Here, in my new suburban surroundings, I noticed something strangely missing from the October landscape. Because, along with skeletons, gravestones and pumpkins adorning the lawns in my old Brighton neighborhood were political signs. Usually Democratic Party leaning, signs would urge passers by to vote for judges, school board members, Congresspeople. No or Yes on this or that proposition.
I did get a reminder call from my old town by a real (young sounding) person reminding me to vote and informing me of my polling place. I politely thanked them for the call but told them I had moved.
But here in West Bloomfield? No calls. Not a political sign to be found. I thought this was one more silly rule in our neighborhood association charter. Like the rule where you can’t have a shed or a different mailbox.
Signs or no signs, I knew it was election day. And it was my civic duty to vote. But where?
I asked two of my neighbors who were unsure. They were not even sure what there was to vote on.
Surely, other towns had issues and elections to vote upon. Just a few to mention:
- There was the mayoral election in Detroit, where former hospital executive Mike Duggan defeated Wayne County Sheriff Benny Napolean.
- Royal Oak voters approved a human rights ordinance banning discrimination against people based on their sexual orientation and other factors, making the Oakland County community the 30th municipality in the state to add such a law to its books.
- Voters in Macomb county approved tax hikes to support fire and police services
So, I figured there had to be something I needed to vote for in my new town. I registered to vote at my new town hall. I had my voter i.d. I was ready.
I waited until the evening to go vote, taking my two oldest children in tow. Hard to believe that come the next presidential election, my oldest will be eligible to vote. I went to the most logical places: the nearby schools. In one school, parents sat around watching their kids at an indoor soccer practice. None could tell me where to vote.
Next was my son’s middle school, where parents were gathering for a meeting about the swimming team season. Not only could a parent tell me where my polling place was, but she didn’t know it was election day.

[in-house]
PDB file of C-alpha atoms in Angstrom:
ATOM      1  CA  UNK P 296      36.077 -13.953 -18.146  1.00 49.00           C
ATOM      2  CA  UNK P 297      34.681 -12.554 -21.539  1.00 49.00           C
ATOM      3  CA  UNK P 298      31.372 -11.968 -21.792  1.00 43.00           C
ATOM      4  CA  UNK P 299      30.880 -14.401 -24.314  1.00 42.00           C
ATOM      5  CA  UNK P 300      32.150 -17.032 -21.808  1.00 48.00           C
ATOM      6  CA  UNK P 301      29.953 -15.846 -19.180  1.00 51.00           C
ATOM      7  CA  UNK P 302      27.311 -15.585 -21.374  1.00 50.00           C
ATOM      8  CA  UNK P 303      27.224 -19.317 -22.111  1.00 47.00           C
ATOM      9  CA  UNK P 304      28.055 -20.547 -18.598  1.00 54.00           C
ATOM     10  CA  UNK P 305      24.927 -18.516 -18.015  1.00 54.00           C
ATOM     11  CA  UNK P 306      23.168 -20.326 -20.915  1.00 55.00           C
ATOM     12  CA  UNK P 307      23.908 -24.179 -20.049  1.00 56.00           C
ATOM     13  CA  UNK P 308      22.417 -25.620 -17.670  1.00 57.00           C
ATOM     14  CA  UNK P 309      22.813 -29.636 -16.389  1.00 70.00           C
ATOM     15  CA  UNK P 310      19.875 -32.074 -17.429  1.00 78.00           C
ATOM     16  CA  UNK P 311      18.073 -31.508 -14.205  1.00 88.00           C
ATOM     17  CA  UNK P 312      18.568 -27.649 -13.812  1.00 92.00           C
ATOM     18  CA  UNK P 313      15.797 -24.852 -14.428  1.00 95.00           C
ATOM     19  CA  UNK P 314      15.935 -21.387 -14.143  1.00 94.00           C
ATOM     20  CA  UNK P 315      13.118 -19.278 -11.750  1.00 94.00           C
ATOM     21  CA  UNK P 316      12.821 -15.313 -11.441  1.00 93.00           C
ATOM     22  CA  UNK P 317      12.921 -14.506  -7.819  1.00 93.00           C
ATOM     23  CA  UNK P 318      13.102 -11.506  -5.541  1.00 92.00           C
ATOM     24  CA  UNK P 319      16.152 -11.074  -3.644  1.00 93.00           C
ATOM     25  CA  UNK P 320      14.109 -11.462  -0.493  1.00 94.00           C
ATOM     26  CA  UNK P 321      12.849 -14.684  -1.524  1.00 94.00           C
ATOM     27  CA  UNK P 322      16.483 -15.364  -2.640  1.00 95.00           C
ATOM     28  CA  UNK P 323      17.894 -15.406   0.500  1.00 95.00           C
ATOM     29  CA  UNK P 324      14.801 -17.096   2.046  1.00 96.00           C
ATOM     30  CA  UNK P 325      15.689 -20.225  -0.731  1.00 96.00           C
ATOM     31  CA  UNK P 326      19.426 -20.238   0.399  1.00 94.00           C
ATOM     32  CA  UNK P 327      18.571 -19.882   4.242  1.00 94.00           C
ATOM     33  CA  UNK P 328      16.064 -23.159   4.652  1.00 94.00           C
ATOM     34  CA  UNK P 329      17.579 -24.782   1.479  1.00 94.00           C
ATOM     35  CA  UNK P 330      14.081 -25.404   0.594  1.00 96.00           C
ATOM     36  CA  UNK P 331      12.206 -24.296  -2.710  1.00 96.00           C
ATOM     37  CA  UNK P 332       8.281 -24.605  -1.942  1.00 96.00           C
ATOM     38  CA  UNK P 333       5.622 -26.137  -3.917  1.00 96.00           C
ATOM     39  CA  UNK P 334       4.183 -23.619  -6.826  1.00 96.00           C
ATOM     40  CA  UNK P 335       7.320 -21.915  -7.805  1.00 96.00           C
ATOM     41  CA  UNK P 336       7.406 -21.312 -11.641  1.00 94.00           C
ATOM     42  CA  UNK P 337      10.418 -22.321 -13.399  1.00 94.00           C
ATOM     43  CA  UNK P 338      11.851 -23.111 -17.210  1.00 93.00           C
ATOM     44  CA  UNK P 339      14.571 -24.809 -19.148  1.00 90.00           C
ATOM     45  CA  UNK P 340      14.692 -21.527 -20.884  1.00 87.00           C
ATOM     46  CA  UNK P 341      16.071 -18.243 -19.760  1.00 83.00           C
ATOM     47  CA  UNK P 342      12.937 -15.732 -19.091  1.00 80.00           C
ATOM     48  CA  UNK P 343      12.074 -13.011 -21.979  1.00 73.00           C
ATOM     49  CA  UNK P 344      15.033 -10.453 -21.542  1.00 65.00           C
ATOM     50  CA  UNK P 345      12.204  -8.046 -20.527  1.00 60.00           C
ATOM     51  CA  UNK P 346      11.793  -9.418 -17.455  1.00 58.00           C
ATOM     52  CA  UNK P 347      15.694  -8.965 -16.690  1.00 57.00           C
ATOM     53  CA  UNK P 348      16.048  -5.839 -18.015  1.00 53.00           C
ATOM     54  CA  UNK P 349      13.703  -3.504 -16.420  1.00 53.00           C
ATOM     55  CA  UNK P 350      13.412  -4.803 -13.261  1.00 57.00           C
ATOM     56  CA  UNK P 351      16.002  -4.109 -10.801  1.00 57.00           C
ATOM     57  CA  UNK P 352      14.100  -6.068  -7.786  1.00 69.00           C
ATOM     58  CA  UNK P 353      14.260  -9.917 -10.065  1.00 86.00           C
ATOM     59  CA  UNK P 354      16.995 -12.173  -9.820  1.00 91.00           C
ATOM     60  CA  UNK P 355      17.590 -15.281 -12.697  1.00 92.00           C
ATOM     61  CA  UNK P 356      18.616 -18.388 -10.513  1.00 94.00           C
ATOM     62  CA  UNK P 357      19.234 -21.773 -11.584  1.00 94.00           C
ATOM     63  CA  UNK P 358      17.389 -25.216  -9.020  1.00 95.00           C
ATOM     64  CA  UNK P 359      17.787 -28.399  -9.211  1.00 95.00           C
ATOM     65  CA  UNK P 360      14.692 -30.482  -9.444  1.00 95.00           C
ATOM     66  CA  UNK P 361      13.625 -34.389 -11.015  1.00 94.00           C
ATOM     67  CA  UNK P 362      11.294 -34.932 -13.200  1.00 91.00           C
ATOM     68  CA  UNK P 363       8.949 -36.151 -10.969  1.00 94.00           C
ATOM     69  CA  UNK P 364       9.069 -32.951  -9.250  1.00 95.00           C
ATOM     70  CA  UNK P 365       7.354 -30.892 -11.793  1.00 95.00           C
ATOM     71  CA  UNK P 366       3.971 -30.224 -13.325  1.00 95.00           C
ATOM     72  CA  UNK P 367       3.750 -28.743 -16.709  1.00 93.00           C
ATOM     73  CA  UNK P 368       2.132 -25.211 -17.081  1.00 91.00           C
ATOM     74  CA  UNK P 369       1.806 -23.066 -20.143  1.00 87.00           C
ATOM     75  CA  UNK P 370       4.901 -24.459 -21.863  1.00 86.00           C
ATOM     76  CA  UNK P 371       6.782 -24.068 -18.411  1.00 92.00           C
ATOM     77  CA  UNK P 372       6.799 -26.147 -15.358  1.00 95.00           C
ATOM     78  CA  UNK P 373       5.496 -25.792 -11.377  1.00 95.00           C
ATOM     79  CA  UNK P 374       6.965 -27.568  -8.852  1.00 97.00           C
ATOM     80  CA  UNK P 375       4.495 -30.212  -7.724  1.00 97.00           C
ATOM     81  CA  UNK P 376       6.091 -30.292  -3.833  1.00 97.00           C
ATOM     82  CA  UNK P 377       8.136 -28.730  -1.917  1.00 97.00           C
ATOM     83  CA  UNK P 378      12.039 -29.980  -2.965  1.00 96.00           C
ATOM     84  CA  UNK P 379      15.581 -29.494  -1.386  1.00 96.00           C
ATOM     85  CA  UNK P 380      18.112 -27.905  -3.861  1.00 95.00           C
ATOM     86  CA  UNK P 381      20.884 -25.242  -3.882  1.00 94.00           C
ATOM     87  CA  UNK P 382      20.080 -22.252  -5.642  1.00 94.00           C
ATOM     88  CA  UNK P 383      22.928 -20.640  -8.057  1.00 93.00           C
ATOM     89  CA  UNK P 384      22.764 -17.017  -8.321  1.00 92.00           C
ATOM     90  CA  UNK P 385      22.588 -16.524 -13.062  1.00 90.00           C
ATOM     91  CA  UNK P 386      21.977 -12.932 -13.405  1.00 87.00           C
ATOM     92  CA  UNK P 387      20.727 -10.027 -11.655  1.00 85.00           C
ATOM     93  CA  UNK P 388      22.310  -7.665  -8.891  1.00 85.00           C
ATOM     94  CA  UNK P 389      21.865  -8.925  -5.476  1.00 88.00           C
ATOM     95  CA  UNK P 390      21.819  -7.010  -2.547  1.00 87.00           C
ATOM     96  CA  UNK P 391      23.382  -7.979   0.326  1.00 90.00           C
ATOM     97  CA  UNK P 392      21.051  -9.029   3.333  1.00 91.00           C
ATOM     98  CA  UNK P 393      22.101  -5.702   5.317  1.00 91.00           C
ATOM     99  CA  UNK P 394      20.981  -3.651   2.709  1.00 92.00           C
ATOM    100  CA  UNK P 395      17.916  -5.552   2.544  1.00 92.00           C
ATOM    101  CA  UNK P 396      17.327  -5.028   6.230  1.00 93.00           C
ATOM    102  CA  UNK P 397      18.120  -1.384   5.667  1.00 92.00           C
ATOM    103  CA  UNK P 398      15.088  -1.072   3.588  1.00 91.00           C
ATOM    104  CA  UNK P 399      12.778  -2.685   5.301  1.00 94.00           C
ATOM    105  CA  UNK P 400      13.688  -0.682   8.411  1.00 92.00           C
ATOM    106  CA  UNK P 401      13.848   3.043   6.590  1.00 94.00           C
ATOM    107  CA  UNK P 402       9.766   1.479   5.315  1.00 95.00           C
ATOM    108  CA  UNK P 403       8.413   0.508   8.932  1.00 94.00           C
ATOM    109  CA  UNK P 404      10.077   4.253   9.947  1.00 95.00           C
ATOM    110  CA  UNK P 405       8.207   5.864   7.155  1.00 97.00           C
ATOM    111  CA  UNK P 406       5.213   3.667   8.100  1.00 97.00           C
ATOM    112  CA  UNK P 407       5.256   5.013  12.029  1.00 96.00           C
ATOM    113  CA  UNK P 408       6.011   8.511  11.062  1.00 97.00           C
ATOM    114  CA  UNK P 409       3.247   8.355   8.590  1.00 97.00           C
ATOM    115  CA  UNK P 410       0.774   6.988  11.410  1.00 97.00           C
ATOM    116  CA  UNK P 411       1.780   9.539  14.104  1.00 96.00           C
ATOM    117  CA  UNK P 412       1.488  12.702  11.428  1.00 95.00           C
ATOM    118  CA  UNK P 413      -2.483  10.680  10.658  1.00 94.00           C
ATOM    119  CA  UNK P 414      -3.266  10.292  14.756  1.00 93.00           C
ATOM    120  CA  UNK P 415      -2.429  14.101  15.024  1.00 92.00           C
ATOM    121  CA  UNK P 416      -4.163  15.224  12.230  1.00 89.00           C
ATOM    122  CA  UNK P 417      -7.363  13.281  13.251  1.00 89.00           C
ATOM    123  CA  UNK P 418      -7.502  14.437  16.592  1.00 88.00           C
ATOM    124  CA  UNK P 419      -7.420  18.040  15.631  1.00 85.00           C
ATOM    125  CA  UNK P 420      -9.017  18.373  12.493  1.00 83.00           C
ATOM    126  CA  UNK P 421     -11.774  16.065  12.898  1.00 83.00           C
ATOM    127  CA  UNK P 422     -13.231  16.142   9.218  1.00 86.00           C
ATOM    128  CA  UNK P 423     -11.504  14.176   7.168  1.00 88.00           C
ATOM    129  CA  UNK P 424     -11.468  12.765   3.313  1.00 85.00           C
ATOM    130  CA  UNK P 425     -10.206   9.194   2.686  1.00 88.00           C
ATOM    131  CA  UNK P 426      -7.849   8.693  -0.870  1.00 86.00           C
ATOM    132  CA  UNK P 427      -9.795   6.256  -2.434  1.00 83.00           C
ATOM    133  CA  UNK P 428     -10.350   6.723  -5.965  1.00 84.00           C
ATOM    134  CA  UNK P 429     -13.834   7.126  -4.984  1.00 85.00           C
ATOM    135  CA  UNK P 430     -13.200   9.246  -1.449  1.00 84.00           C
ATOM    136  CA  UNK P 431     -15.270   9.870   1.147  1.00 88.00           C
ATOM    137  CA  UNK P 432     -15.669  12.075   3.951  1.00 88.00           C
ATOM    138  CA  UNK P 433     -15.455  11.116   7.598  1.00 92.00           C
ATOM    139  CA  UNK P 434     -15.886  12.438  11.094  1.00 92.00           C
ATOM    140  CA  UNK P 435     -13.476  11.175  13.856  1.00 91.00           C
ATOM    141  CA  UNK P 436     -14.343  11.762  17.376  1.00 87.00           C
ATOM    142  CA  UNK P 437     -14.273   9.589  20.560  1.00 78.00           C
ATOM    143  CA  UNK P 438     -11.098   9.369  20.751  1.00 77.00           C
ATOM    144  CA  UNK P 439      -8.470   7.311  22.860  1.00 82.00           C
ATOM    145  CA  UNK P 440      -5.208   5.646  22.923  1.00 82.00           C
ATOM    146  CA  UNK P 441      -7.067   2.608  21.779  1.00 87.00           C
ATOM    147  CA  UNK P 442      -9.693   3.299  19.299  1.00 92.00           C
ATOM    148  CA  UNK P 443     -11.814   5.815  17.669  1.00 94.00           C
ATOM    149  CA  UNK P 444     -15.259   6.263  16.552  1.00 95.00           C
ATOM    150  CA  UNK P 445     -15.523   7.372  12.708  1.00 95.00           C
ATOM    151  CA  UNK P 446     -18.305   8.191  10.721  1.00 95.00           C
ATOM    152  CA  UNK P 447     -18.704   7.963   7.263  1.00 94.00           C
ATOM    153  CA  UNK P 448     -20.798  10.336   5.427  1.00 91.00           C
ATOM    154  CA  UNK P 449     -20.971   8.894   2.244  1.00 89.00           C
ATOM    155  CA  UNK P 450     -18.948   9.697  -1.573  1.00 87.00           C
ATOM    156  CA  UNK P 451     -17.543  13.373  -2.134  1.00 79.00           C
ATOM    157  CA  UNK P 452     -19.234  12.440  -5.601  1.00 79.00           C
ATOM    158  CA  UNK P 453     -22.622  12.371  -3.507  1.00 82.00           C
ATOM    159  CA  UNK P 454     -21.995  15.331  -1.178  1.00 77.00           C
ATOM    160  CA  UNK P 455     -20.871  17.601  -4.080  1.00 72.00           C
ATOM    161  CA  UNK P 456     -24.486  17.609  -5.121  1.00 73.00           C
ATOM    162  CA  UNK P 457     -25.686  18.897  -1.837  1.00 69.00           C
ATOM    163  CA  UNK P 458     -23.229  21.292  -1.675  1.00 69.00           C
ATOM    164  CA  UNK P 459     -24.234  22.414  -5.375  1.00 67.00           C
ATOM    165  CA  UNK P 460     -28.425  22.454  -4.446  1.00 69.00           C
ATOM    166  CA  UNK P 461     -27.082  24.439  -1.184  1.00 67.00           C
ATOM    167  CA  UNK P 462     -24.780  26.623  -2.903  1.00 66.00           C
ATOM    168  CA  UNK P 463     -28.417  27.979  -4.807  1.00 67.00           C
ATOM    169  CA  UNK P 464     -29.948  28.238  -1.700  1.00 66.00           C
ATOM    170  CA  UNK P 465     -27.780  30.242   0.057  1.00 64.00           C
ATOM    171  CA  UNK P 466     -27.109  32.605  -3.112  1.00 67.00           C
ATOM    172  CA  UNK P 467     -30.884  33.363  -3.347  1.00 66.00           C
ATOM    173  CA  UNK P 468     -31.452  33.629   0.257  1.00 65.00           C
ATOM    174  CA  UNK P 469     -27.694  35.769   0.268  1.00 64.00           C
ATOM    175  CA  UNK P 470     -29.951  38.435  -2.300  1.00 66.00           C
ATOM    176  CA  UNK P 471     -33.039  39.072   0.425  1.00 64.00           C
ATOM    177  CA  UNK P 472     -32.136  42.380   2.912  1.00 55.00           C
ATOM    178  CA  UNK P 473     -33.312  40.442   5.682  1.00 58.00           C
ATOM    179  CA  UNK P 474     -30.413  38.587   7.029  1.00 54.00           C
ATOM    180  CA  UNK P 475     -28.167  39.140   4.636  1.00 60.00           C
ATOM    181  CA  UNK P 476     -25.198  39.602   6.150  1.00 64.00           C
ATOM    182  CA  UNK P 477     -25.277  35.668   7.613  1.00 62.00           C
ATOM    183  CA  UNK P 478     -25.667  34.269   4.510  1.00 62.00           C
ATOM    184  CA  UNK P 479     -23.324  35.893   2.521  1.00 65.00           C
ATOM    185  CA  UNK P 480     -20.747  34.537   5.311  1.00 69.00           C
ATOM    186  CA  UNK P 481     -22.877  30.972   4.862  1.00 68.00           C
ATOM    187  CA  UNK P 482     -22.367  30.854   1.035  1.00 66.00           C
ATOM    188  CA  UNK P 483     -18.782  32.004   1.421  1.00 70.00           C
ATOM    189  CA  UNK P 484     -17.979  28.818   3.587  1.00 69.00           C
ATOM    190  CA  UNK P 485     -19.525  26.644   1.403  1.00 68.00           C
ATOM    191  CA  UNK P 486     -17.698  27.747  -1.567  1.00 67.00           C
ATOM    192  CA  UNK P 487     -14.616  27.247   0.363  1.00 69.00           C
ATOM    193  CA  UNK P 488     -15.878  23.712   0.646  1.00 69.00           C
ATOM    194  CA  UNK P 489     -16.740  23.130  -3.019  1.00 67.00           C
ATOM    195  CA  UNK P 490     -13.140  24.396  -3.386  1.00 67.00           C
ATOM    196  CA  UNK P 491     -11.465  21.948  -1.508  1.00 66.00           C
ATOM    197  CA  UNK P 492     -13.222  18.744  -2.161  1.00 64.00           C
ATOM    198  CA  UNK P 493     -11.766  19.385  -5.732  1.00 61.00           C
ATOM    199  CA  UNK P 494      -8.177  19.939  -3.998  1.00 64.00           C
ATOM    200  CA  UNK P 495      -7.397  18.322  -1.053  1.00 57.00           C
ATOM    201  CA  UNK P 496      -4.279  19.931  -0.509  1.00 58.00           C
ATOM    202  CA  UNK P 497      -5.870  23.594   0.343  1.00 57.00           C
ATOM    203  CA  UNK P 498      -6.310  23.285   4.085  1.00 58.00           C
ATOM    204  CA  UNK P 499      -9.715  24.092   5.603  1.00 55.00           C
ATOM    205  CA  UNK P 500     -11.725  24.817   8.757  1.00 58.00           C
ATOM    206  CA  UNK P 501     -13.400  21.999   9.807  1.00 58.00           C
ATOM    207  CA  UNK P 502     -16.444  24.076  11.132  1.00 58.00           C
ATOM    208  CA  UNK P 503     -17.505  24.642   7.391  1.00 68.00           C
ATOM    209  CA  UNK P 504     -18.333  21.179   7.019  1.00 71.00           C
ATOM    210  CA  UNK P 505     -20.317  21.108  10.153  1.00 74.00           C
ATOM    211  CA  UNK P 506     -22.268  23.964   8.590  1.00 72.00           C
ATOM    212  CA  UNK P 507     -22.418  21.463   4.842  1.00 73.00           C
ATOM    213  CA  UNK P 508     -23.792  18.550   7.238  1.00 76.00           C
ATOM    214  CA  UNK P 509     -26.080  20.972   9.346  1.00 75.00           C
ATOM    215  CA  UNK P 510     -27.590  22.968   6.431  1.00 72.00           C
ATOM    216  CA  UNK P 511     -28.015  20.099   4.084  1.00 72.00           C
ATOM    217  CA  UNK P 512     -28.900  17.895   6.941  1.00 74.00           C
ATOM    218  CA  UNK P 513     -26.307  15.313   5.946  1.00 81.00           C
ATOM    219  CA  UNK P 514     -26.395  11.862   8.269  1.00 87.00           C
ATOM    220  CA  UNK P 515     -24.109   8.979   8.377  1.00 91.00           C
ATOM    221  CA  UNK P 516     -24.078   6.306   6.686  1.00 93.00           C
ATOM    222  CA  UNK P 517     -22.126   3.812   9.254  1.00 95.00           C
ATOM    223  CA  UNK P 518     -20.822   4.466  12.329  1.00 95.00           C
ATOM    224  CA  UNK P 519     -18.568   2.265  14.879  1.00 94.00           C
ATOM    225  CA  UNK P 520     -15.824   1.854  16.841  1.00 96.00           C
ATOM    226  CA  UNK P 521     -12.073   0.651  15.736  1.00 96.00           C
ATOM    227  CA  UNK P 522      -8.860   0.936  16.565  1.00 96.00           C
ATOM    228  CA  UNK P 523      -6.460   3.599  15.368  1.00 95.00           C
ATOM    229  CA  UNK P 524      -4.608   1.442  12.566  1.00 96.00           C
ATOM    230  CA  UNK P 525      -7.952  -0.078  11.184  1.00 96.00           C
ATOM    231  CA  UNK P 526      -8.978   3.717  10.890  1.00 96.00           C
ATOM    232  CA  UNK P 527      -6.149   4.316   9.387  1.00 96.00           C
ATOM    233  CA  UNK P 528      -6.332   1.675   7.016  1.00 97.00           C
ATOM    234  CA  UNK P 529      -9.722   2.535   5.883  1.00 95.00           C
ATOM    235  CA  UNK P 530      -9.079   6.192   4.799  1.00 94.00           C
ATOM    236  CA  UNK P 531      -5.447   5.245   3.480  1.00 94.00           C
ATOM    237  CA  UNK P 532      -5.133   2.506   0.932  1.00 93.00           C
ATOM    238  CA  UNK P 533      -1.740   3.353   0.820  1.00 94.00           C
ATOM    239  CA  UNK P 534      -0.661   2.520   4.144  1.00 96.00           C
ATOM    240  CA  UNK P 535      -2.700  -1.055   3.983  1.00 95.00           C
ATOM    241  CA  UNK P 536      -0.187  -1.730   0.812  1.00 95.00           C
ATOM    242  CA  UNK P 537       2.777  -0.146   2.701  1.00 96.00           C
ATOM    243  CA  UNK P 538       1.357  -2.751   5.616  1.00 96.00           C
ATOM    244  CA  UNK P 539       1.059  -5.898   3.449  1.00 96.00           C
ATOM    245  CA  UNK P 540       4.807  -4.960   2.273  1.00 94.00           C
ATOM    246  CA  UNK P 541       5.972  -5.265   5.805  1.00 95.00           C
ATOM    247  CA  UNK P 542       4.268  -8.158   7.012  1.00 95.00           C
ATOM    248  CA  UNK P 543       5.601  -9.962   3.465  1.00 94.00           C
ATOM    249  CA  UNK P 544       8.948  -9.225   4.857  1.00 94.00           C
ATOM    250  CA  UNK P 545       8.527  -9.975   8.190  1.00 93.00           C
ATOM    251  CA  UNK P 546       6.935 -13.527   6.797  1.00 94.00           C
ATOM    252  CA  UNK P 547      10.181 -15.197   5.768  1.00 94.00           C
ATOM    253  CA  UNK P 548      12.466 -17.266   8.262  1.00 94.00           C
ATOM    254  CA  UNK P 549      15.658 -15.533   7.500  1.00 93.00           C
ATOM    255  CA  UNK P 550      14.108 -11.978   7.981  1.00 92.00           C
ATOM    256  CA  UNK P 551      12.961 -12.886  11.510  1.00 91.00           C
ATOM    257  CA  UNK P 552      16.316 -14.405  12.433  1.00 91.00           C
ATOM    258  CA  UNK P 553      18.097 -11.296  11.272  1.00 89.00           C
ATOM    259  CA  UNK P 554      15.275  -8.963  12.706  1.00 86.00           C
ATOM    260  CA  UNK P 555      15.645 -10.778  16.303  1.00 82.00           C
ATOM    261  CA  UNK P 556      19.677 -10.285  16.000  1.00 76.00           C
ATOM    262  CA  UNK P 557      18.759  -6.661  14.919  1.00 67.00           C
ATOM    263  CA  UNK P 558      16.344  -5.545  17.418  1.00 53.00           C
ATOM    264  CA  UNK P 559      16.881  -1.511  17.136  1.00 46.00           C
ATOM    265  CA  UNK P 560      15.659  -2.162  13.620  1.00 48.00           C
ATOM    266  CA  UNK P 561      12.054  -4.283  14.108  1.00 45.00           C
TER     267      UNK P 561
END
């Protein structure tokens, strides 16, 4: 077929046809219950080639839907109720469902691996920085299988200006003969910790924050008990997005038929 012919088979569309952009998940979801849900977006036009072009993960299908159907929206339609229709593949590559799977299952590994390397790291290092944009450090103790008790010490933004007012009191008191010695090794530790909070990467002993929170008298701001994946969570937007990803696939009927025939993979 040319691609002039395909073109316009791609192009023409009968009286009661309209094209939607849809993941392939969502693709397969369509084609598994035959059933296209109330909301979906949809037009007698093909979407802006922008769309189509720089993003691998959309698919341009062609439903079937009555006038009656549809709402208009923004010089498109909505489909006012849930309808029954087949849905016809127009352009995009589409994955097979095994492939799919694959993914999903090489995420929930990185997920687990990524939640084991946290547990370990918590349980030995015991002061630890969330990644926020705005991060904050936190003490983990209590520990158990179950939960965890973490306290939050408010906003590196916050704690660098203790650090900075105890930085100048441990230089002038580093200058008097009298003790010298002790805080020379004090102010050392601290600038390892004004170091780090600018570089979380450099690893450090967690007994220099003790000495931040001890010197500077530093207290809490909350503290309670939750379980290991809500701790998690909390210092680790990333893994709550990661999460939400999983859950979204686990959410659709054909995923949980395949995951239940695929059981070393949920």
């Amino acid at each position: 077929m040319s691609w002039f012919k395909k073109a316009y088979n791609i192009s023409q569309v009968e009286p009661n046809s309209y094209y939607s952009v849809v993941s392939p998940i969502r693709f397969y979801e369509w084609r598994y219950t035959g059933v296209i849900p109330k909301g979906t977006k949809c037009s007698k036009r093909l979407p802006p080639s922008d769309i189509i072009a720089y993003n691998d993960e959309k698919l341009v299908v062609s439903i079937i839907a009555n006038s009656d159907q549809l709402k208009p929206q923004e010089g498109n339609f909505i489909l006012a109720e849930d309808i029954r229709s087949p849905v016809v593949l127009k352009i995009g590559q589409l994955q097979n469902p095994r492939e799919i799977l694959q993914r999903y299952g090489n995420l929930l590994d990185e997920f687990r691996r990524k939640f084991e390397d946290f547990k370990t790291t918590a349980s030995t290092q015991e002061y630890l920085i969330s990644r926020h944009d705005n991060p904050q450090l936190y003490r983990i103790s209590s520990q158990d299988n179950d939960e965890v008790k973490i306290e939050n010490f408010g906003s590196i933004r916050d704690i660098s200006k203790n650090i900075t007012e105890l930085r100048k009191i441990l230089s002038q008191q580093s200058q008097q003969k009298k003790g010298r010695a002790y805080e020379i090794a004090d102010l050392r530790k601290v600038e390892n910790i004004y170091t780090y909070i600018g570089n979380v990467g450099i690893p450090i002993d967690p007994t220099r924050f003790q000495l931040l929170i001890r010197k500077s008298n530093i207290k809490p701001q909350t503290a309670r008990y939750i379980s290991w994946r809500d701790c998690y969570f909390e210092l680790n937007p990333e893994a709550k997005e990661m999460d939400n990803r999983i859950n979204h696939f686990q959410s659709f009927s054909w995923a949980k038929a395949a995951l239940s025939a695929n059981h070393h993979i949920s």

How could this be? And how could I not exercise my civic duty to vote, this my first election day in my new state? The kids started to grumble. After all, the main objective of this outing was to do some shopping at Old Navy.
Finally, I went to town hall, where I should have gone for advice in the first place. The doors were open and there were some bins labeled as ballot boxes on tables outside the clerk’s office. The clerk expediently located my address and her eyebrows raised.
“Oh. You live in the section of West Bloomfield zoned for Bloomfield Hills schools?”
Yes, I thought, the much coveted section where we send our kids to school not within an earshot of our home but all the way the hell on the other side of town?
“You don’t have an election this year.”
No election? Not a single vote to be cast? On anything? Not one school official? Or County judge? Or proposition to release reserved funds for a new school roof?
I left town hall feeling strange but knowing I had done my civic duty of at least trying to vote. I had dragged my kids around town trying to fulfill my right to vote, trying to teach them a lesson that voting is something that should always be practiced. At least, on the years your town has something for which to vote.
And, without further delay, we went to practice our other right as Americans: the right to be consumers buying cheaply manufactured clothing from China at the nearest suburban shopping plaza.
Did you get out the vote in your town? Were you happy with the results? Leave a comment, I’m all ears!